We were with Charlotte’s yoga instructor Penny, a dazzling redhead in her 40s who introduced us to ‘some guys’. Somewhere in my story-head I imagined we were being introduced to New York society by a upper east side duchess who was weighing up our odds on the love market. Then a man proceeded to touch up my bum while going through the motions of small-talk, and I didn’t feel liberated or culturally curious. I wanted to punch him. Thinking he was a friend of Charlotte and Penny’s I politely kept shifting my derrière and spoke to someone nicer. I loathe myself now for not saying anything. I don’t know why I cared that it might ’cause a fuss’. (Practice run: “Hey, buddy, that’s my ass. Yours is the one behind you looking like an overfilled baloney sandwich.” How terribly New York of me that would have been. DAMMIT.)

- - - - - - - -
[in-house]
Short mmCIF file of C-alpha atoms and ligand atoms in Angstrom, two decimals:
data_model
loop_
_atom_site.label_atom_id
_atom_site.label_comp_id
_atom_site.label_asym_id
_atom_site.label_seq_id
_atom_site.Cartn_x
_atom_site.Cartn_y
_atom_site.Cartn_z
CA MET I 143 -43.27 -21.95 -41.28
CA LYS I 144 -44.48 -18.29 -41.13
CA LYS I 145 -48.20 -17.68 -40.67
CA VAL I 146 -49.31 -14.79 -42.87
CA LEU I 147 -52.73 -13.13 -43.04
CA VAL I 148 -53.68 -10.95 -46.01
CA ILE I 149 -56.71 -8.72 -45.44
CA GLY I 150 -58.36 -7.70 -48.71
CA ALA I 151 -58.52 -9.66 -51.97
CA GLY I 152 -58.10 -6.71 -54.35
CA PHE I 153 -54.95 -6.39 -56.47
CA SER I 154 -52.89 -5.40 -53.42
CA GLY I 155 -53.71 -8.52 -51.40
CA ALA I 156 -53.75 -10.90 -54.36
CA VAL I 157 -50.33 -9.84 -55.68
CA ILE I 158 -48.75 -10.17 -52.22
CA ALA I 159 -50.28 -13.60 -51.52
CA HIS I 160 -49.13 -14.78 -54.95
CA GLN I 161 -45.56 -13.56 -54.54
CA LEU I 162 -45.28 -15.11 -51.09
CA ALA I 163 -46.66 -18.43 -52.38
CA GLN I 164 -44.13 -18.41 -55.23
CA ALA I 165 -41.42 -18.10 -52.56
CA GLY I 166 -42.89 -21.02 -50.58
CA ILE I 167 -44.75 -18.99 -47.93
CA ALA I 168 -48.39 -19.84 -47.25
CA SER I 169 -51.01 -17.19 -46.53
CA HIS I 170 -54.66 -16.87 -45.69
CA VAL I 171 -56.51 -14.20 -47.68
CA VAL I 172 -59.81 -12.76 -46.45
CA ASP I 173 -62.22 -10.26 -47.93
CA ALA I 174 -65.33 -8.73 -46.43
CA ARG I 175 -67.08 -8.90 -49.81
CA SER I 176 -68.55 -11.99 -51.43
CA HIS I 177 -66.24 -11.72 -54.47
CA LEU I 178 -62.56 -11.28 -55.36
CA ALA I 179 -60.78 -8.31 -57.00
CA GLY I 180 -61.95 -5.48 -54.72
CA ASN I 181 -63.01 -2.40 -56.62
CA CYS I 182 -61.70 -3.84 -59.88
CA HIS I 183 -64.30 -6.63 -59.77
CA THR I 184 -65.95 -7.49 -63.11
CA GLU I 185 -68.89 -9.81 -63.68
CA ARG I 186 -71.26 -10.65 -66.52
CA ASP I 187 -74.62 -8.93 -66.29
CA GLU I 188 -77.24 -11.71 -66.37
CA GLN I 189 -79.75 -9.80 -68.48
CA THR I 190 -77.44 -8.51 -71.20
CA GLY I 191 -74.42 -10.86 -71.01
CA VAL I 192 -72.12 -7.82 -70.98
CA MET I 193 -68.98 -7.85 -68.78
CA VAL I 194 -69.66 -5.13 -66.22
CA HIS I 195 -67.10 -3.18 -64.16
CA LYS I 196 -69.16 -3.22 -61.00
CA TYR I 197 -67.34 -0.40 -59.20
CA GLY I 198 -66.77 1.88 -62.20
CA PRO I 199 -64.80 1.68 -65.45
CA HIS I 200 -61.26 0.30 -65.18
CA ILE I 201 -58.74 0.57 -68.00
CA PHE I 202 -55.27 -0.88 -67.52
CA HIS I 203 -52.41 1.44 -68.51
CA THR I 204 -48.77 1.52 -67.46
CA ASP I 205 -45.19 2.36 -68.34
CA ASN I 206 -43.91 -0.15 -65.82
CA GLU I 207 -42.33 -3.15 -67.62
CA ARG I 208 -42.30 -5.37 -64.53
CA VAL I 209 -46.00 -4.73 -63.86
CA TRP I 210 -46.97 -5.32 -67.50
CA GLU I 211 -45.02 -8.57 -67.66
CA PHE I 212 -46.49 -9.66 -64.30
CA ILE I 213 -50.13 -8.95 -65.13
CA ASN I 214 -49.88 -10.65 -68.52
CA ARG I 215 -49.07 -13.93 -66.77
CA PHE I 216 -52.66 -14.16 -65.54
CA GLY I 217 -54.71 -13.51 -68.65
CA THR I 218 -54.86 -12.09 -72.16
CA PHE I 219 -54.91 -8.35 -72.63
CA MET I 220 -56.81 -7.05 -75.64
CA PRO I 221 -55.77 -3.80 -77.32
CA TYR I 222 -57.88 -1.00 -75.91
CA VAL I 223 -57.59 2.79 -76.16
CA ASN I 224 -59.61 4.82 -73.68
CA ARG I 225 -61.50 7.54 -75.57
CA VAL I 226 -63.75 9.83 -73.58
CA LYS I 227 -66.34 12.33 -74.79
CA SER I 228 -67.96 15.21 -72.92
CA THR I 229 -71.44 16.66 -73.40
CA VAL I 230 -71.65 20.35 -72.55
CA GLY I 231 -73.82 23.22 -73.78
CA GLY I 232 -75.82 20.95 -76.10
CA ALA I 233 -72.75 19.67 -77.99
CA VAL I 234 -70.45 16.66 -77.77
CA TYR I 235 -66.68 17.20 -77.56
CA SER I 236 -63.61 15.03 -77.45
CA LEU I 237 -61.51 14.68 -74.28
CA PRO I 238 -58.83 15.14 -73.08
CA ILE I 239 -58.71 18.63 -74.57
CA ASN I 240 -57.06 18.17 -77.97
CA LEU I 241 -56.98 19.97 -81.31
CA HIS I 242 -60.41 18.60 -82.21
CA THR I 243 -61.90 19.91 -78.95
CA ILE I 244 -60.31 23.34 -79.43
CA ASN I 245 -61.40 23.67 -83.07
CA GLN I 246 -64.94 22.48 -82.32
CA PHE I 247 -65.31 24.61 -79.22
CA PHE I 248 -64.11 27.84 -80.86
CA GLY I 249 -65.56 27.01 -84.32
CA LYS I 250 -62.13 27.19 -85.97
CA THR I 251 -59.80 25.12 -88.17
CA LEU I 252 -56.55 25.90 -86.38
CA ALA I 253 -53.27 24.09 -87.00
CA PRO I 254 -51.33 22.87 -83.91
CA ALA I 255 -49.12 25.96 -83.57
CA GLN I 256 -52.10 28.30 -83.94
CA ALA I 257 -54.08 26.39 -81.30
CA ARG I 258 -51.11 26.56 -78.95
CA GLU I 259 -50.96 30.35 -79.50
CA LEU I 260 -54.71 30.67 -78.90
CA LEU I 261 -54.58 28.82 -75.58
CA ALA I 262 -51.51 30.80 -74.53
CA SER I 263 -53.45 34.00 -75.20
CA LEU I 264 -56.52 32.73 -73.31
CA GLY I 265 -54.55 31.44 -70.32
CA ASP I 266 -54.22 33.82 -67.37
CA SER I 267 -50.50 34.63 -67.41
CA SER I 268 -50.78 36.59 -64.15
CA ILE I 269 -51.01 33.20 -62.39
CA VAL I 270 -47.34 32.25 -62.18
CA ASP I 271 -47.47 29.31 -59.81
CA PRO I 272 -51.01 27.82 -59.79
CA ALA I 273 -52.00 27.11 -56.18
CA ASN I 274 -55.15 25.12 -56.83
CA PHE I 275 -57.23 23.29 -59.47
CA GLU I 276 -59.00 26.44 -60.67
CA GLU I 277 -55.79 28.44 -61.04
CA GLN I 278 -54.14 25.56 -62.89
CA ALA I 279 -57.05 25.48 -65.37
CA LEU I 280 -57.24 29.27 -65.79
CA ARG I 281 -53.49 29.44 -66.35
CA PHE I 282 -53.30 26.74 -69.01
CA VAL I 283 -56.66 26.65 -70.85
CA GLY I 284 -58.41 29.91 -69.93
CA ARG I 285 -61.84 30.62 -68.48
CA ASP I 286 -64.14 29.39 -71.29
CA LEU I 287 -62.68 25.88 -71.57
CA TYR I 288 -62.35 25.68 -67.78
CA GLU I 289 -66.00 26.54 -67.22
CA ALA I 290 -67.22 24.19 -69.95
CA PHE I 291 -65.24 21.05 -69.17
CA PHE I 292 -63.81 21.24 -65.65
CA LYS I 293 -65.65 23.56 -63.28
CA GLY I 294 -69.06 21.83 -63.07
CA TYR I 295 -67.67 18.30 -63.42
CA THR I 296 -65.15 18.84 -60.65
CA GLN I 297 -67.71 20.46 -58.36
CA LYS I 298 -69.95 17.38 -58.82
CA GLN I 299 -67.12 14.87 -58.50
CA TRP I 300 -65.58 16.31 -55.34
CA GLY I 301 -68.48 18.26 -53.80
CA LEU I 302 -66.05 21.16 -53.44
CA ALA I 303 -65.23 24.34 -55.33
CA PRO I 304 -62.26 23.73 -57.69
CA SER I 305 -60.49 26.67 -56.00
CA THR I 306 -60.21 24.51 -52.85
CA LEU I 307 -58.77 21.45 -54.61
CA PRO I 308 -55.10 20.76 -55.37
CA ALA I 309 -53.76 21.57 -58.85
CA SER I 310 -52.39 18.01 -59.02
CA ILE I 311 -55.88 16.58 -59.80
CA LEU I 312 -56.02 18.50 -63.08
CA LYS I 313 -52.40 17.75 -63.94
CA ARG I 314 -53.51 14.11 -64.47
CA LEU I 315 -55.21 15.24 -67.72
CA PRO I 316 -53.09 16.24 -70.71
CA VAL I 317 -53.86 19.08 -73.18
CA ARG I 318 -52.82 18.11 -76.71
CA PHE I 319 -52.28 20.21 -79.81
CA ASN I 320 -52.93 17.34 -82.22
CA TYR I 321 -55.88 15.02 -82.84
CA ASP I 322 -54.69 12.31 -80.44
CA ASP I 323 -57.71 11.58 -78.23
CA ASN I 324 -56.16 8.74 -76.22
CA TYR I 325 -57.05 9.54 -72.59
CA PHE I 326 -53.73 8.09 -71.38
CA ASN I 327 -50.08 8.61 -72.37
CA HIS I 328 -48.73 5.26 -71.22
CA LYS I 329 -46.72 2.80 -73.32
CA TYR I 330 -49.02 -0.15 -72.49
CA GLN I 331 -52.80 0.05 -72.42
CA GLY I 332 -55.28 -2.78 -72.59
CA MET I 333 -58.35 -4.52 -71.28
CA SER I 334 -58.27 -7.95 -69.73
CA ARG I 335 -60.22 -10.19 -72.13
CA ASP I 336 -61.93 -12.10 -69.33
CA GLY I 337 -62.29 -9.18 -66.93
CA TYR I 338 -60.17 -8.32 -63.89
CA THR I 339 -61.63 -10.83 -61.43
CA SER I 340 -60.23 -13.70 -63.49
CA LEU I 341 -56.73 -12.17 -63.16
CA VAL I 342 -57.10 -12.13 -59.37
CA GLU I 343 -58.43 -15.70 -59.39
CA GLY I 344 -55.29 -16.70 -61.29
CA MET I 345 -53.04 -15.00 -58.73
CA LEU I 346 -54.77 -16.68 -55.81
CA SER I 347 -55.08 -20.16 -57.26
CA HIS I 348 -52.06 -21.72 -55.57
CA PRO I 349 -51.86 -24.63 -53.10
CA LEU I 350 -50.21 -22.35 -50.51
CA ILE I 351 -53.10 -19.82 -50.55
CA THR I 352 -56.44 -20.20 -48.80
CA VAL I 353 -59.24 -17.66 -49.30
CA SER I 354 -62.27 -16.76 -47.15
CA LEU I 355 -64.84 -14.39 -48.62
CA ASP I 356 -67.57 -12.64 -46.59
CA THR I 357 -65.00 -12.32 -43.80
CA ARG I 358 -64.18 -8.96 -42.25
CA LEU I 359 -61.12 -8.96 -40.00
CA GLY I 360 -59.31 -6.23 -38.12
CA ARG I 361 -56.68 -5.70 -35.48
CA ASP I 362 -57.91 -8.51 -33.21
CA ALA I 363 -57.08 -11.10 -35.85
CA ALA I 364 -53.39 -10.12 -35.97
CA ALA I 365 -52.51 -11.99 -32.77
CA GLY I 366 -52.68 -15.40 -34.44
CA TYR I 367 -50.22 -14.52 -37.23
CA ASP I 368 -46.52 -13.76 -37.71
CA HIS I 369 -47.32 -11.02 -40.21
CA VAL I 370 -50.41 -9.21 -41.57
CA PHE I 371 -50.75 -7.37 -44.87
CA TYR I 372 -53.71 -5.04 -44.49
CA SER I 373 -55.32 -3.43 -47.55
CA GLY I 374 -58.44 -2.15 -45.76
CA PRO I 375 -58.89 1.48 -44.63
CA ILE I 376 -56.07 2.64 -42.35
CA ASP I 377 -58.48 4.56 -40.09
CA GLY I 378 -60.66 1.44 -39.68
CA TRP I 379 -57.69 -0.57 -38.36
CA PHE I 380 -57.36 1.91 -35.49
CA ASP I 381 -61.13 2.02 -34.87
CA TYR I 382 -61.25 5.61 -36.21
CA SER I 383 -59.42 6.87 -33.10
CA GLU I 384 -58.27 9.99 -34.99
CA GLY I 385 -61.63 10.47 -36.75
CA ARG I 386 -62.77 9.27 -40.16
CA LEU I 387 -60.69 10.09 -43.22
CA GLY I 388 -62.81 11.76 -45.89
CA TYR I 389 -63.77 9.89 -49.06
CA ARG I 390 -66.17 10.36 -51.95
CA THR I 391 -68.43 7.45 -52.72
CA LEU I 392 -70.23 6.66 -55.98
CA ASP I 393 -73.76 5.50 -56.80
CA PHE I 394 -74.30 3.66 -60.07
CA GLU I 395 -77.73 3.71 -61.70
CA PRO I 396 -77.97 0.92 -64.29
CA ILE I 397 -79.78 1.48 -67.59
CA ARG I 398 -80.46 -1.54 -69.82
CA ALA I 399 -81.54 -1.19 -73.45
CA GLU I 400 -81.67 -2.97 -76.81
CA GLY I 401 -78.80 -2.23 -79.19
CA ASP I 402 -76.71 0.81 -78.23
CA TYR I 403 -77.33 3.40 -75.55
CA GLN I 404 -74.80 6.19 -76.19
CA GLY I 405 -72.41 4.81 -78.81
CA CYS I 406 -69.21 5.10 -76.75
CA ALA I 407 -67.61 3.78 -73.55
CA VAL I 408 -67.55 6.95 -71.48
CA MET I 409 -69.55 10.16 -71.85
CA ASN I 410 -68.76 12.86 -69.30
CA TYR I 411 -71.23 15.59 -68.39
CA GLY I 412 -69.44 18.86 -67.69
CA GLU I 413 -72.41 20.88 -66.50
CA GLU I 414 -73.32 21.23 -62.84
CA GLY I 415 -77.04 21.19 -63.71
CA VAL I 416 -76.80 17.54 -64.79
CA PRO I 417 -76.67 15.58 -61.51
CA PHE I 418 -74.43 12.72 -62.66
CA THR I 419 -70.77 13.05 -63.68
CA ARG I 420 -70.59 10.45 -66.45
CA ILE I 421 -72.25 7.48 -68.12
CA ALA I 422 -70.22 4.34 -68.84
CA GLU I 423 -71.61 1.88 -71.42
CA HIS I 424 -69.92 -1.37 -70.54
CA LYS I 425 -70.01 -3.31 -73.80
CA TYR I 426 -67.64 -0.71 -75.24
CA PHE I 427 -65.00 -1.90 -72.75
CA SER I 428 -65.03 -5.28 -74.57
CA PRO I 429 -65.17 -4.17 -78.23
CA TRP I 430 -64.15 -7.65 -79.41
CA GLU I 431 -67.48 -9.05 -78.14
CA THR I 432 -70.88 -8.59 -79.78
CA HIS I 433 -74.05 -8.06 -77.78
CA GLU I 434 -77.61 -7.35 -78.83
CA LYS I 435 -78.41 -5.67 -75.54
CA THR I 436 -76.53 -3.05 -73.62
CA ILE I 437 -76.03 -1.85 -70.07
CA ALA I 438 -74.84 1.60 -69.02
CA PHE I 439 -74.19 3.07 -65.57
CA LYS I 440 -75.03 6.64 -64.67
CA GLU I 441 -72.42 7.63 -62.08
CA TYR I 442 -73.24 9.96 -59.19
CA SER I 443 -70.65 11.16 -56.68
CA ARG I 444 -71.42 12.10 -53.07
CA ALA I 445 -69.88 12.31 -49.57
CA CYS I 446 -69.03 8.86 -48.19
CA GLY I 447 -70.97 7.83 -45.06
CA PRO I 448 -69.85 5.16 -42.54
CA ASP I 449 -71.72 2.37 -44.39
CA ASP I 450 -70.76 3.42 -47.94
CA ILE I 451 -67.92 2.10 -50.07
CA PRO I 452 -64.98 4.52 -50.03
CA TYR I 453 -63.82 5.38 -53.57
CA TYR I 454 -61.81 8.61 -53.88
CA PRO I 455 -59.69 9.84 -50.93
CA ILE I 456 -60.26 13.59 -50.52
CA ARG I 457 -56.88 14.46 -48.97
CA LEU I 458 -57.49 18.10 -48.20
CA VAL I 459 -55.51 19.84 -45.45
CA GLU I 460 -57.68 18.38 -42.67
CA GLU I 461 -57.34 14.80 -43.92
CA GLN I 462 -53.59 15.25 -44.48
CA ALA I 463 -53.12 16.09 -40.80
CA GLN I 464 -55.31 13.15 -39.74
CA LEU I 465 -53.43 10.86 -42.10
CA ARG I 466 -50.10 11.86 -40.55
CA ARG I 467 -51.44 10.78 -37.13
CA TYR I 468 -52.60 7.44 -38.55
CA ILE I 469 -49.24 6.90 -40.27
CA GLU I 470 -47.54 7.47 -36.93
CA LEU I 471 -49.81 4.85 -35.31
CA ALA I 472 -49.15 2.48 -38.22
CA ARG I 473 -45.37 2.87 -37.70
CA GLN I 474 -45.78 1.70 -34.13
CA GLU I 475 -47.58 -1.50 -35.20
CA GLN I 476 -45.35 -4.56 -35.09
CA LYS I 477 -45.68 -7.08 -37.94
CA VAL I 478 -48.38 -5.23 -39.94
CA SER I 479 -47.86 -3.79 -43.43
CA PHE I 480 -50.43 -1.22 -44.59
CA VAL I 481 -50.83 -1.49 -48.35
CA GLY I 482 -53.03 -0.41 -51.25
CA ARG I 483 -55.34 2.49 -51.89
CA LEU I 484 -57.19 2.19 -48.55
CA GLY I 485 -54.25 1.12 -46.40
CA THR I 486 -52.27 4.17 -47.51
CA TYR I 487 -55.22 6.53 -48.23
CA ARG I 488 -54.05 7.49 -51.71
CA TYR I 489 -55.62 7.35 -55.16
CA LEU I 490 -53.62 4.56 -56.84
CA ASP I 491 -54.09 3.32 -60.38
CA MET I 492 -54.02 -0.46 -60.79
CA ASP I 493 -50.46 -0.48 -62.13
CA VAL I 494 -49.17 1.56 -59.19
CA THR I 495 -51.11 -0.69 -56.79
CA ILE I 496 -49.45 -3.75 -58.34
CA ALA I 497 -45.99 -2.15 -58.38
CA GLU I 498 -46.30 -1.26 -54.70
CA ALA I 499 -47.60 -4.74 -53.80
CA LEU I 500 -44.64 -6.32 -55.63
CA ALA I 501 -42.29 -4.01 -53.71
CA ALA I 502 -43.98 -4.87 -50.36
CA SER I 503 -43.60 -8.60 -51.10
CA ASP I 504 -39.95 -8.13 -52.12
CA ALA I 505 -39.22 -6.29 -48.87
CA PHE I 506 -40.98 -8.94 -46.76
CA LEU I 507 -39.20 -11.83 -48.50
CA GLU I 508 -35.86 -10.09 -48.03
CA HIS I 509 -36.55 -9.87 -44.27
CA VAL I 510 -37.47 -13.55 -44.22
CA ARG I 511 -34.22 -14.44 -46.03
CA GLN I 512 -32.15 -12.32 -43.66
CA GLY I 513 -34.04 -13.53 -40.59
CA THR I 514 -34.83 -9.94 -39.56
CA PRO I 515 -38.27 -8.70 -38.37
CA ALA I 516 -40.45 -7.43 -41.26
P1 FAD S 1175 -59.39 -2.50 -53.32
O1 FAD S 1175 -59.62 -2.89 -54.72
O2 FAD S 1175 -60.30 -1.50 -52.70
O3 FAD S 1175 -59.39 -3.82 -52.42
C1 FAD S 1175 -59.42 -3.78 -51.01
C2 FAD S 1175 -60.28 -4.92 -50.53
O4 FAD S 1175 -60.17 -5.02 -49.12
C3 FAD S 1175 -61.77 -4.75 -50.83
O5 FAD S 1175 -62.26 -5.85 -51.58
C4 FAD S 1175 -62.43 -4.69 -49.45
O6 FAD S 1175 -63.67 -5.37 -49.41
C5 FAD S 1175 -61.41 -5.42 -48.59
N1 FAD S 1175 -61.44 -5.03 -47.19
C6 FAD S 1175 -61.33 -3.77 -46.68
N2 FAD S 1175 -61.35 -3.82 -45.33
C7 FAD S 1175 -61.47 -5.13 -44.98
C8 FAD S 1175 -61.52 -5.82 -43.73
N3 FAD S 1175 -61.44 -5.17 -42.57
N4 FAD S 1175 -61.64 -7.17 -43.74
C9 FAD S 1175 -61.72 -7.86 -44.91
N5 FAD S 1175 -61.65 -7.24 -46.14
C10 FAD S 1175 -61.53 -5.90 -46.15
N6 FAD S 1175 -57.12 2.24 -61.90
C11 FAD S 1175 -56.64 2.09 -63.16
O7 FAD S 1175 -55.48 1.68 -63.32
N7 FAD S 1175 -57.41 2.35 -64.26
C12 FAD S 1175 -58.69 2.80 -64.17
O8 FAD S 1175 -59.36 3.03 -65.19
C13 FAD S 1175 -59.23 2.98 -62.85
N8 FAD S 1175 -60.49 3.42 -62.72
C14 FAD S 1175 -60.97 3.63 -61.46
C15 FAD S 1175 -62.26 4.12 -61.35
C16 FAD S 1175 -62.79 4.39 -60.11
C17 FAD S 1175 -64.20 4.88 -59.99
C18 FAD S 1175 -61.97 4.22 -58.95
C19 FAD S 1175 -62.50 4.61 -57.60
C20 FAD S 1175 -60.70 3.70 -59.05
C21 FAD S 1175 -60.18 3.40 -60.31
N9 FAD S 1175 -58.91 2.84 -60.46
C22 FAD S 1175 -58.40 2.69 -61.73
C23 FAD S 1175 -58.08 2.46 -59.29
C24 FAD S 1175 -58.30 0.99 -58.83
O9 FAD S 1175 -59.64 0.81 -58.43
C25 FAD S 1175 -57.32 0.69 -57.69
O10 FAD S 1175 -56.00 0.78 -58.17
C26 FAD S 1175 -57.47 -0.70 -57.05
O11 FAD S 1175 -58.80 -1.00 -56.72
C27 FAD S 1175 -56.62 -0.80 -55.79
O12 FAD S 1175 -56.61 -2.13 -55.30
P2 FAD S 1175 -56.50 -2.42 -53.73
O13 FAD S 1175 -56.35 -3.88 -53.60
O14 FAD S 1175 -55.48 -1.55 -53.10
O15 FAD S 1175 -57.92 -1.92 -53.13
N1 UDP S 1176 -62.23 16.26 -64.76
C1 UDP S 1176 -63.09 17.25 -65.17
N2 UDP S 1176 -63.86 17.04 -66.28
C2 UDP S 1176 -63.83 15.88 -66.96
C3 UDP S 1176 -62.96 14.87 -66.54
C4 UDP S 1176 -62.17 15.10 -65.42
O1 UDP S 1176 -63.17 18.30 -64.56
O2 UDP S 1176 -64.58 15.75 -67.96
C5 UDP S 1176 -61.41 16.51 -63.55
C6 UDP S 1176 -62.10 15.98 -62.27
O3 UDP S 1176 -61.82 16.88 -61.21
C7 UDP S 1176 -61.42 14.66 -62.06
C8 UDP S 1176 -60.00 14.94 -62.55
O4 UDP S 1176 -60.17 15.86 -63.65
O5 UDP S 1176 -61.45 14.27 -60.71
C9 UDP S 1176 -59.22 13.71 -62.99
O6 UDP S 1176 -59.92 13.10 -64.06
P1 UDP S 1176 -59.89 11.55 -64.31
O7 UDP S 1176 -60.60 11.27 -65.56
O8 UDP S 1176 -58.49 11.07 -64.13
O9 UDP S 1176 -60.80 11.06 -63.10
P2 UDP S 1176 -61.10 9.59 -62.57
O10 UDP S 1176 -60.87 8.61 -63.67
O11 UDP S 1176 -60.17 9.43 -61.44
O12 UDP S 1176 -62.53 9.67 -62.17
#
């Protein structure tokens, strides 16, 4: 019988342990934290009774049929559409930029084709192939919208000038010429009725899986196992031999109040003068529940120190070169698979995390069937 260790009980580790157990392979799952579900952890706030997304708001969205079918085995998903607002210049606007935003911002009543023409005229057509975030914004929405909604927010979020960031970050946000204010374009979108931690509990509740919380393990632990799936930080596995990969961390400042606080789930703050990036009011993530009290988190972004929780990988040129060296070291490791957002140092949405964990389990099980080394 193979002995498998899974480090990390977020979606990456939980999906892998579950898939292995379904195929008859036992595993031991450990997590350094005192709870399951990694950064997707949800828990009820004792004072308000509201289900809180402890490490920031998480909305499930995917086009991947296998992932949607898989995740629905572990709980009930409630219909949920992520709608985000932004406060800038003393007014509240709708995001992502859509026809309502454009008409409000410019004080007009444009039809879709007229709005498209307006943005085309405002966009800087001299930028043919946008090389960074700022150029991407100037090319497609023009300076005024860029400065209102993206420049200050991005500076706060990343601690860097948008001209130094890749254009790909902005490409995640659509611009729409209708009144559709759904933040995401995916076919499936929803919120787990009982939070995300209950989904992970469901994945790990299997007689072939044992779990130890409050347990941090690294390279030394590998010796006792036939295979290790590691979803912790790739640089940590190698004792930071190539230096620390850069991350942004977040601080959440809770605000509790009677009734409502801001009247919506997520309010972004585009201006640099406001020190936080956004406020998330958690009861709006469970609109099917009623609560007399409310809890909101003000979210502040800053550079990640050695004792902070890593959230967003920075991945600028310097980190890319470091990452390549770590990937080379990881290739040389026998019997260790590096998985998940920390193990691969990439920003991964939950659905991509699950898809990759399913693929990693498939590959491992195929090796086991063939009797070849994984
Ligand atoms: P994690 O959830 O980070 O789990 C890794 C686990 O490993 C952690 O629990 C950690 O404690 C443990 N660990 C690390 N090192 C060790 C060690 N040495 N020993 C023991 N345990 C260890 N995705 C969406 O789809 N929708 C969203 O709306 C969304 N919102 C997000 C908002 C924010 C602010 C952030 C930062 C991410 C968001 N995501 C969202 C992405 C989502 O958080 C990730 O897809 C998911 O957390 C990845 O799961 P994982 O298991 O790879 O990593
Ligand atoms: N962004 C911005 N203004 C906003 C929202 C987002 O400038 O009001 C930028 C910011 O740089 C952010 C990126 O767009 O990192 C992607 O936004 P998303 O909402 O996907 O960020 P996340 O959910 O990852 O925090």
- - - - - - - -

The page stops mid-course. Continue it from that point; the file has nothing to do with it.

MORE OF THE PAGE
Thus was my preconceived kaleidoscope of glamour shattered. I was not seeing women enjoying their freedom unjudged. I was seeing women who could date the same guy for a year caught in a constant round of small talk without ever getting anywhere, I was seeing women who could date four men at the same time without getting any satisfaction from it. I saw women playing cool, playing undercover detectives in their own cryptic games, playing phone tennis where the result is almost certainly never love-anything. I saw an awful lot of singles playing and it didn’t look a single bit like fun.